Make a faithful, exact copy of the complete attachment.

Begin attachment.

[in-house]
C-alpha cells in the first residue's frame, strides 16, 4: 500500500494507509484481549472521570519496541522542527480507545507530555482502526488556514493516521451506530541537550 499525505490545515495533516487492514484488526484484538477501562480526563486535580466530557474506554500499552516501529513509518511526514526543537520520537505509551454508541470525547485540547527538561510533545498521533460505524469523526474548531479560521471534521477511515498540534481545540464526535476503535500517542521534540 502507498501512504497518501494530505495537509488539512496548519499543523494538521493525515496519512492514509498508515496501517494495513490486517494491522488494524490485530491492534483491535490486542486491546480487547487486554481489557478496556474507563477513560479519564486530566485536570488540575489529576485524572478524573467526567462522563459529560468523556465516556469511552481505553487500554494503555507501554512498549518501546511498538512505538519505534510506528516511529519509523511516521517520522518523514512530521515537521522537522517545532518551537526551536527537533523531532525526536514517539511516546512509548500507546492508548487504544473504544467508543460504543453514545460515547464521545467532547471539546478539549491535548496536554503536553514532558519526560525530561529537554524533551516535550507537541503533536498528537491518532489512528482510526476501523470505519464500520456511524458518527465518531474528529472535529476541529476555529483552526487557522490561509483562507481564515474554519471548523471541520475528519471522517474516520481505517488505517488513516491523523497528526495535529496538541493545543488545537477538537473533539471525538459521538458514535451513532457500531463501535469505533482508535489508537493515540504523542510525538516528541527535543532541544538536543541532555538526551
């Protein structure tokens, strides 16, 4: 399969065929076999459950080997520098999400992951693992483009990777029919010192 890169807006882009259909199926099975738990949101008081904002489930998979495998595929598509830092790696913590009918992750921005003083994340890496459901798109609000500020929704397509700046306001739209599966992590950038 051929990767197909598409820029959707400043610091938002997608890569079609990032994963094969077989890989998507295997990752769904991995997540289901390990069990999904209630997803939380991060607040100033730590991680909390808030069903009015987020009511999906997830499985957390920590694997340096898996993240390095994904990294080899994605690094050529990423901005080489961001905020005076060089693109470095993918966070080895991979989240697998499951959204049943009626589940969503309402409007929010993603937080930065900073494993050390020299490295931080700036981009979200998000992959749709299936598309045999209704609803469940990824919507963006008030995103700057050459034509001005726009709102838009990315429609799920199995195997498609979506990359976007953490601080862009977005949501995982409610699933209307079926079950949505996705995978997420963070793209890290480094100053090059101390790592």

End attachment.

[in-house]
C-alpha cells in the first residue's frame, strides 16, 4: 500500500494507509484481549472521570519496541522542527480507545507530555482502526488556514493516521451506530541537550 499525505490545515495533516487492514484488526484484538477501562480526563486535580466530557474506554500499552516501529513509518511526514526543537520520537505509551454508541470525547485540547527538561510533545498521533460505524469523526474548531479560521471534521477511515498540534481545540464526535476503535500517542521534540 502507498501512504497518501494530505495537509488539512496548519499543523494538521493525515496519512492514509498508515496501517494495513490486517494491522488494524490485530491492534483491535490486542486491546480487547487486554481489557478496556474507563477513560479519564486530566485536570488540575489529576485524572478524573467526567462522563459529560468523556465516556469511552481505553487500554494503555507501554512498549518501546511498538512505538519505534510506528516511529519509523511516521517520522518523514512530521515537521522537522517545532518551537526551536527537533523531532525526536514517539511516546512509548500507546492508548487504544473504544467508543460504543453514545460515547464521545467532547471539546478539549491535548496536554503536553514532558519526560525530561529537554524533551516535550507537541503533536498528537491518532489512528482510526476501523470505519464500520456511524458518527465518531474528529472535529476541529476555529483552526487557522490561509483562507481564515474554519471548523471541520475528519471522517474516520481505517488505517488513516491523523497528526495535529496538541493545543488545537477538537473533539471525538459521538458514535451513532457500531463501535469505533482508535489508537493515540504523542510525538516528541527535543532541544538536543541532555538526551
């Protein structure tokens, strides 16, 4: 399969065929076999459950080997520098999400992951693992483009990777029919010192 890169807006882009259909199926099975738990949101008081904002489930998979495998595929598509830092790696913590009918992750921005003083994340890496459901798109609000500020929704397509700046306001739209599966992590950038 051929990767197909598409820029959707400043610091938002997608890569079609990032994963094969077989890989998507295997990752769904991995997540289901390990069990999904209630997803939380991060607040100033730590991680909390808030069903009015987020009511999906997830499985957390920590694997340096898996993240390095994904990294080899994605690094050529990423901005080489961001905020005076060089693109470095993918966070080895991979989240697998499951959204049943009626589940969503309402409007929010993603937080930065900073494993050390020299490295931080700036981009979200998000992959749709299936598309045999209704609803469940990824919507963006008030995103700057050459034509001005726009709102838009990315429609799920199995195997498609979506990359976007953490601080862009977005949501995982409610699933209307079926079950949505996705995978997420963070793209890290480094100053090059101390790592």